There has been no previous all Egyptian excavation and they have been looking at Ramases VIII. They have found 14 new graffiti which are related to the old Userhet graffiti. Also a man made wall and some shafts and places were the ancient workmen stored their lunch. KVC has been relocated under the inspectors hut at the end of the old rest area. The KV64 area published on the internet is just a crack in the valley not a tomb. Dr Zahi stated he does not believe in radar. In ancient times the workman’s huts were used as storage and many bits and pieces were found inside. Then they moved to the Western Valley where foundation deposits were found and radar was used in their search. In the Seti I tunnel back in the 1960’s Sheikh Ali excavated to a depth of 435 feet but at one point he went off the tunnel proper. They have undertaken 300 ft of conservation building stairs and a railway. Dr Zahi believes the tunnel is important and is part of the caves of the roots of Osirus.


Re-Excavating the tomb of Horemheb (KV45) – Geoffrey Martin

This tomb was discovered in 1908 by Theodore M Davies, and was cleared under the supervision of Edward Ayrton. The results were published in the Tombs of Harmhabi and Touatankhamamou (1912). The volume is clearly partial. There is no mention of pottery, and many objects found were not fully published or illustrated. Some problems were unresolved until recently, including the status of the Well Shaft: there was no certainty that Davies had excavated it to the bottom. In the large undecorated room behind the sarcophagus chamber a huge mound of debris awaited investigation. It seemed, partly at least, to consist of material deposited there by the excavators and by those repairing and conserving the monument t the time of the discovery and in more recent years. A tomb of such magnitude and importance clearly needed further work to ensure that all the evidence was available for a complete publication of the artefacts and an accurate section of the Shaft. The sarcophagus, too, demand attention: skeletal material ad debris remained inside, and the lid, repaired and replaced in position after the discovery in 1908, was wrongly orientated.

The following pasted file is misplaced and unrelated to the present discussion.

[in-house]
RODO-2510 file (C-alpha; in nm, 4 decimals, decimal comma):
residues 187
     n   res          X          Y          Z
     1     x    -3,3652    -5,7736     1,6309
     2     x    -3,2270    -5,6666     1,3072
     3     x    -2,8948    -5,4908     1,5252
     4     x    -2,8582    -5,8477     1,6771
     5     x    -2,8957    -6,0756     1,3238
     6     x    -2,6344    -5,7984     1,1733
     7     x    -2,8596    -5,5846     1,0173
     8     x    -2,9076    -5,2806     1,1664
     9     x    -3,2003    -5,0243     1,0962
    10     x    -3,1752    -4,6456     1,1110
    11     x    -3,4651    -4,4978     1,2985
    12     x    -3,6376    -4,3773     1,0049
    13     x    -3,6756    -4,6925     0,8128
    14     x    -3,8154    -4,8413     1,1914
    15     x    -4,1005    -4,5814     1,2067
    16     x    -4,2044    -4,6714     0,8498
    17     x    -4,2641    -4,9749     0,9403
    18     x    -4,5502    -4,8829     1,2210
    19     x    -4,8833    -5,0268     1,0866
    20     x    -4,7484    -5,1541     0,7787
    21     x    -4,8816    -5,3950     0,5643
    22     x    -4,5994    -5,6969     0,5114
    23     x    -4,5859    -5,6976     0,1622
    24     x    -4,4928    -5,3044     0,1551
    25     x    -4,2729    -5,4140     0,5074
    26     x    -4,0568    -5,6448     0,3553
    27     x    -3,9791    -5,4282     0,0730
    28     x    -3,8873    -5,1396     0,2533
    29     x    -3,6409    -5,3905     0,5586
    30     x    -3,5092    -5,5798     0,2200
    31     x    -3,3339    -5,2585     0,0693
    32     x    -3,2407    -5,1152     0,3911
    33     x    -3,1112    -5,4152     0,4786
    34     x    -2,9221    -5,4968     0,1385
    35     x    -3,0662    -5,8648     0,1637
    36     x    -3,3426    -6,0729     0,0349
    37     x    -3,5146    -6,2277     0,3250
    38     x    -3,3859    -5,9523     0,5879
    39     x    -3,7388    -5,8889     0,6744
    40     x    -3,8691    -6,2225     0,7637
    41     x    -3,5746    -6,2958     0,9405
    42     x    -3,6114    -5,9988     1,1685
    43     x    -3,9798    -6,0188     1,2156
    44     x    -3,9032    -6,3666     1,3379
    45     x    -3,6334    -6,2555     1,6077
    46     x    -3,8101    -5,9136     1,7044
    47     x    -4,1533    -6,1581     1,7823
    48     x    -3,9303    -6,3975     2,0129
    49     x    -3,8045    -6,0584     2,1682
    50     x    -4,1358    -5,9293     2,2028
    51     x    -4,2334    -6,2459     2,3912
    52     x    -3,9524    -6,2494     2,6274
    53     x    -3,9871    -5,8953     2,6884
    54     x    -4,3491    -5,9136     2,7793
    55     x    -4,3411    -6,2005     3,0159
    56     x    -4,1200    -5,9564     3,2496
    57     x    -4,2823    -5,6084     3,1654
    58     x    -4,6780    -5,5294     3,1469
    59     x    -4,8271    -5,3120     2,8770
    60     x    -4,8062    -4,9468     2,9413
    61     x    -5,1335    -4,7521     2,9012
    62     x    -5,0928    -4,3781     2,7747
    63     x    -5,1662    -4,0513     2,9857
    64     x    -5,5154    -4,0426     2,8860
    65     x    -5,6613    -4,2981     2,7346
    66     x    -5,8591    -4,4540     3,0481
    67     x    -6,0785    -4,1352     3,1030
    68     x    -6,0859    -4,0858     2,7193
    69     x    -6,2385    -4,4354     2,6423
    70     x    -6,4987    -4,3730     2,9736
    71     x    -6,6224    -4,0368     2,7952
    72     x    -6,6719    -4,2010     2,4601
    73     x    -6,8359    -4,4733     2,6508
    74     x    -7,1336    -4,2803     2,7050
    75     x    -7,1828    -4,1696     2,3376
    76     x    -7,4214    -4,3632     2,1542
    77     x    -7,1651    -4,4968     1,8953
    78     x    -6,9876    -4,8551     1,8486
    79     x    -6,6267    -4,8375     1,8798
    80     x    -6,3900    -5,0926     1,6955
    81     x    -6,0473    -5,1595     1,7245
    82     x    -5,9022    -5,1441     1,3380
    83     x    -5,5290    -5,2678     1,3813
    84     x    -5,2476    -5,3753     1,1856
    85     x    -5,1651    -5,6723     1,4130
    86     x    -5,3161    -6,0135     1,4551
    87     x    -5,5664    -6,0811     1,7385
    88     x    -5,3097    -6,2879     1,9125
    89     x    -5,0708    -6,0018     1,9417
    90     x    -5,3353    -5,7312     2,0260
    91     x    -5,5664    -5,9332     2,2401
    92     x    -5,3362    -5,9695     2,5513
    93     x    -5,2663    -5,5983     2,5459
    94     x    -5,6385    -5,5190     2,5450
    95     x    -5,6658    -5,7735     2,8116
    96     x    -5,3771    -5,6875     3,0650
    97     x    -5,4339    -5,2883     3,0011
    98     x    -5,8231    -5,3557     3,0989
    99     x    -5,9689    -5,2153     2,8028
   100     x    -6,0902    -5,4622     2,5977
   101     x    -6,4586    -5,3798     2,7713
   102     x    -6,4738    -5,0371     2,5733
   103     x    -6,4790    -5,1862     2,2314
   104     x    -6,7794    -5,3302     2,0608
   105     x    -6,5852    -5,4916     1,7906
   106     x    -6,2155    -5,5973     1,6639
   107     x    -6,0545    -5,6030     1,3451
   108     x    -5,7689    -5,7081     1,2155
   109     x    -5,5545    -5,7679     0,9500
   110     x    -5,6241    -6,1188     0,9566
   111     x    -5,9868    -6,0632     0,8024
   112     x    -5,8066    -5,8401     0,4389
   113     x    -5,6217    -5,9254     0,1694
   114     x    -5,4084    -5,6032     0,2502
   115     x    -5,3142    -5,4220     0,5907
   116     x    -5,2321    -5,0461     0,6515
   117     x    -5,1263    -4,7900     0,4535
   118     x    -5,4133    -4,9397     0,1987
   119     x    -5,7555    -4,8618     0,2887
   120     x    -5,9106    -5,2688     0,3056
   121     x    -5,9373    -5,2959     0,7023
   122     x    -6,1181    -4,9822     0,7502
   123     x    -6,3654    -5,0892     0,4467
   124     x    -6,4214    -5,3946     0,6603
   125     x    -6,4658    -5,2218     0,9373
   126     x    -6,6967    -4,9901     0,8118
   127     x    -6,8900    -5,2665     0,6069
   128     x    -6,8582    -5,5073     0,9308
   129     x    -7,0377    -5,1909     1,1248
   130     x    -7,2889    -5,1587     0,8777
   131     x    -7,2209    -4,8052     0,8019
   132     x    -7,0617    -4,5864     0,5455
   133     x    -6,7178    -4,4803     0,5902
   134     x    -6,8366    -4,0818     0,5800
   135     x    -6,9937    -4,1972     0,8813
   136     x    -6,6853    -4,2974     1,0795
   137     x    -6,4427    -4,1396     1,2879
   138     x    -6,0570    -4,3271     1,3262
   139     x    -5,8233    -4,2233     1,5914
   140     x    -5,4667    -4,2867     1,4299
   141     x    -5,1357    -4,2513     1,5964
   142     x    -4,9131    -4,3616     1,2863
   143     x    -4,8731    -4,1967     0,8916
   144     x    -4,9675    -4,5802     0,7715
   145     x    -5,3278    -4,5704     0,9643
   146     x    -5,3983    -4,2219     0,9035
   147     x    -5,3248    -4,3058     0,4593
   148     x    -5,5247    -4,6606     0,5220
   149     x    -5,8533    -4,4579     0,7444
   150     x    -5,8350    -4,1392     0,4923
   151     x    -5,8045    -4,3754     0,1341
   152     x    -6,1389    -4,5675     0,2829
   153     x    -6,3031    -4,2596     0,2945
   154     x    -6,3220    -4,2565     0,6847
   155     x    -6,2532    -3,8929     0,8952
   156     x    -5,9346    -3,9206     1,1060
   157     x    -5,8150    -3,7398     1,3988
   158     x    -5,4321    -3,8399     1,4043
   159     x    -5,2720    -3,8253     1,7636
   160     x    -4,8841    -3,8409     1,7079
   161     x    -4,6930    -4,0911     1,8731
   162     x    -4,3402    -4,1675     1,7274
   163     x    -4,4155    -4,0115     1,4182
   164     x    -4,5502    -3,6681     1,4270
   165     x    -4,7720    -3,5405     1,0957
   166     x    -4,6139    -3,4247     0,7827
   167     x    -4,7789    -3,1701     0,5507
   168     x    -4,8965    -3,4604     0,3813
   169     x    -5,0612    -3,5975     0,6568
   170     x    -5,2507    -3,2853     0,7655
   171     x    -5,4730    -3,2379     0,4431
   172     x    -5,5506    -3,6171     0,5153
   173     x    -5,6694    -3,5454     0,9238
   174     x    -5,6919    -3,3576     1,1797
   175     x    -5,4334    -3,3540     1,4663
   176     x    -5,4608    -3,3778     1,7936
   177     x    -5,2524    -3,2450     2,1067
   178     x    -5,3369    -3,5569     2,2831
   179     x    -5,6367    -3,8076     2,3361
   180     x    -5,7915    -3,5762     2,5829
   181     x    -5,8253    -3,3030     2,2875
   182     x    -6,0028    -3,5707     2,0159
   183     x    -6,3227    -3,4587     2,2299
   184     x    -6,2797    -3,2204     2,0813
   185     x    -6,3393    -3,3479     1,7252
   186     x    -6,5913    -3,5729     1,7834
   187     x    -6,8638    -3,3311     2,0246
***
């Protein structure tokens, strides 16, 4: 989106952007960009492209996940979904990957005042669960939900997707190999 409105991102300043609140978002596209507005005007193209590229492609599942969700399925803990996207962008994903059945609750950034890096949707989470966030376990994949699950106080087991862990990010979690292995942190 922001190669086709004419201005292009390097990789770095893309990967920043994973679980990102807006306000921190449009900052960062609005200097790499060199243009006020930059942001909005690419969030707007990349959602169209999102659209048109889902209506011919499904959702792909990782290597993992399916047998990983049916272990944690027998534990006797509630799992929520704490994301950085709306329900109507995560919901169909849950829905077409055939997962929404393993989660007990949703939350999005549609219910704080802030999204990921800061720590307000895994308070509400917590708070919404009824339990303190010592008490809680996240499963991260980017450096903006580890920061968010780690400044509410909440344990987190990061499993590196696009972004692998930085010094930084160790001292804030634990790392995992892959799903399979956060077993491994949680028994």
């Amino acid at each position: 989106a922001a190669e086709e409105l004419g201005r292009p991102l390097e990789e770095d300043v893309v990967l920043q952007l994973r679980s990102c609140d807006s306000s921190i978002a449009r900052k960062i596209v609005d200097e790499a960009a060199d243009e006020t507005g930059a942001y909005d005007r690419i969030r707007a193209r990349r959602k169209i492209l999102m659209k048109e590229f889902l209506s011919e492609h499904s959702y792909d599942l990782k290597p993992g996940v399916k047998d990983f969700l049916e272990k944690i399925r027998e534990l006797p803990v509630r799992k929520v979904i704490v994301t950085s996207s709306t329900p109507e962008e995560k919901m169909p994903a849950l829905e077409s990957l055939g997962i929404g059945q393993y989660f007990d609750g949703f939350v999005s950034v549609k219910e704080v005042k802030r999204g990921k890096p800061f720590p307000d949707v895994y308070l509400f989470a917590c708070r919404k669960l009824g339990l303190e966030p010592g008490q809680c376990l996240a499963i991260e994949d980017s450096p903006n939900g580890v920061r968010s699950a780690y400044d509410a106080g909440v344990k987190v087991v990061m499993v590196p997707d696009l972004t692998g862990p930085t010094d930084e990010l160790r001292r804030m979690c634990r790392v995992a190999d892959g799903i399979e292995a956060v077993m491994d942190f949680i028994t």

The Cambridge Expedition to the Valley of kings, funded by Piers and Jenny Litherland, was granted permission by the SCA in 2005 to carry out the projects, and the monument is now (2009) entirely free of debris. A complete catalogue was made of the objects found, including those in the Cairo museum and elsewhere, emanating from the 1908 excavation and from the work of the Cambridge Expedition. From the latter important material came to light, not least many sherds from wine jars, found in the Shaft, part of Horemheb funerary equipment. A number bear year dates 13 and 14 of the king. This new material will prove vital in establishing the true length of his reign, hitherto a controversial matter. Dr Jacobus van Dijk is working on the dockets. All the material is now at hand to begin a study of the objects and human remains found in the tomb by Davies and the Cambridge Expedition, to compare and contrast with material excavated in the near contemporary deposit in KV62 and from earlier, plundered New Kingdom tombs in the valley. The publication will include contributions by David Aston, Edwin Brock, J van Dijk and Roxie Walker.

My notes